Aspirin anchor helps cisplatin beat resistance

Anchoring aspirin onto cisplatin could create a cancer treatment capable of overcoming drug resistance in cisplatin resistant cells, new research shows.

Cisplatin, along with other chemotherapeutic drugs, is used to treat various types of cancer, including testicular, ovarian, lung and bladder cancer. However, clinical use of cisplatin is limited by developing resistance, earning it the nickname the ‘penicillin of cancer’. Resistance mechanisms to cisplatin are well defined, but there are still no treatments available to surmount or reverse it.

Now, Yangzhong Liu and colleagues at the University of Science and Technology of China have made and tested a cancer fighting molecule that seems to evade cisplatin’s resistance problems. Asplatin is a fusion of cisplatin and aspirin and is generated from a nucleophilic substitution reaction between oxoplatin and acetylsalicylic anhydride. The reaction is simple and the raw materials are relatively cheap.

The team tested the drug on human breast, lung and cervical cancer cells, cisplatin resistant cancer cells as well as mouse models. ‘Asplatin exhibits significant cytotoxicity to cancer cells and is up to 10 times more effective than cisplatin. In addition, asplatin almost fully overcomes the drug resistance of cisplatin resistant cells,’ says Liu. Upon cellular uptake, asplatin can be reduced by ascorbic acid, which is present in higher concentration in cytoplasm than in extracellular environments. Reducing asplatin activates this prodrug and generates cisplatin and aspirin in cells.

Upon cellular uptake, asplatin is reduced by ascorbic acid to give cisplatin and aspirin

It is generally accepted that cisplatin resistance can arise from different cellular adaptations including reduced drug uptake, drug deactiviation, DNA damage tolerance and increased DNA damage repair. Aspirin ligation to cisplatin alters the cellular uptake pathways of both platinum and aspirin. Liu’s results indicate that cellular uptake and accumulation of asplatin is considerably higher than that of cisplatin, and more DNA platination was observed with asplatin than cisplatin – possible explanations for how asplatin manages to sidestep resistance issues. Another theory is that the simultaneous release of cisplatin and aspirin changes the cell’s response to cisplatin induced DNA damage. Liu’s team is already conducting further studies to understand how aspirin released from asplatin can regulate the cellular response to the platinum drug.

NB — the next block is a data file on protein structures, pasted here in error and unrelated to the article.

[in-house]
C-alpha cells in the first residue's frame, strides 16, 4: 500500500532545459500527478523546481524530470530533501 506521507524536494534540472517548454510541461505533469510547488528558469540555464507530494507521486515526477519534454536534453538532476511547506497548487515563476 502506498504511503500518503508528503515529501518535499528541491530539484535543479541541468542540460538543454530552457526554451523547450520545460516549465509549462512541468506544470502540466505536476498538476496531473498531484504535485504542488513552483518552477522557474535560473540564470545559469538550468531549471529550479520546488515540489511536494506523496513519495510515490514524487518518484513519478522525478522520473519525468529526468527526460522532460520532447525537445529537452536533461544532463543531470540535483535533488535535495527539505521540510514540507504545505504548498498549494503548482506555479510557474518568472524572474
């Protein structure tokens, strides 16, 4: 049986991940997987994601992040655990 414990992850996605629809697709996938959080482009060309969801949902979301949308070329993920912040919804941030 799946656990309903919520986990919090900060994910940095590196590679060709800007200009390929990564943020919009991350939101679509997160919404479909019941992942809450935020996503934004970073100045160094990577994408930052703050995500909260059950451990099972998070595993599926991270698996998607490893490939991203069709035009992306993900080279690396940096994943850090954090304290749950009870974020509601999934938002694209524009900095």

‘This works demonstrates the advantages of using platinum(IV) prodrugs with bioactive axial ligands – aspirin in this case – to enhance the in vivo efficacy of cisplatin. It should be pursued with proper drug delivery systems and could lead to further breakthroughs in the treatment of cancer,’ says Dan Gibson, a medicinal and bioinorganic chemist at the Hebrew University of Jerusalem in Israel.

Zhe-Sheng Chen, whose research at St John’s University in New York, US, is also looking for therapeutics that can conquer cancer drug resistance, says the experiments are robust and the findings are significant. However, he adds that further works is needed to confirm if asplatin works on other cisplatin-resistant cell lines as Liu’s team only tested one.


This paper is free to access until 22 April 2014. Download it here:

Q Cheng et al, Chem. Commun., 2014, DOI: 10.1039/c4cc00419a

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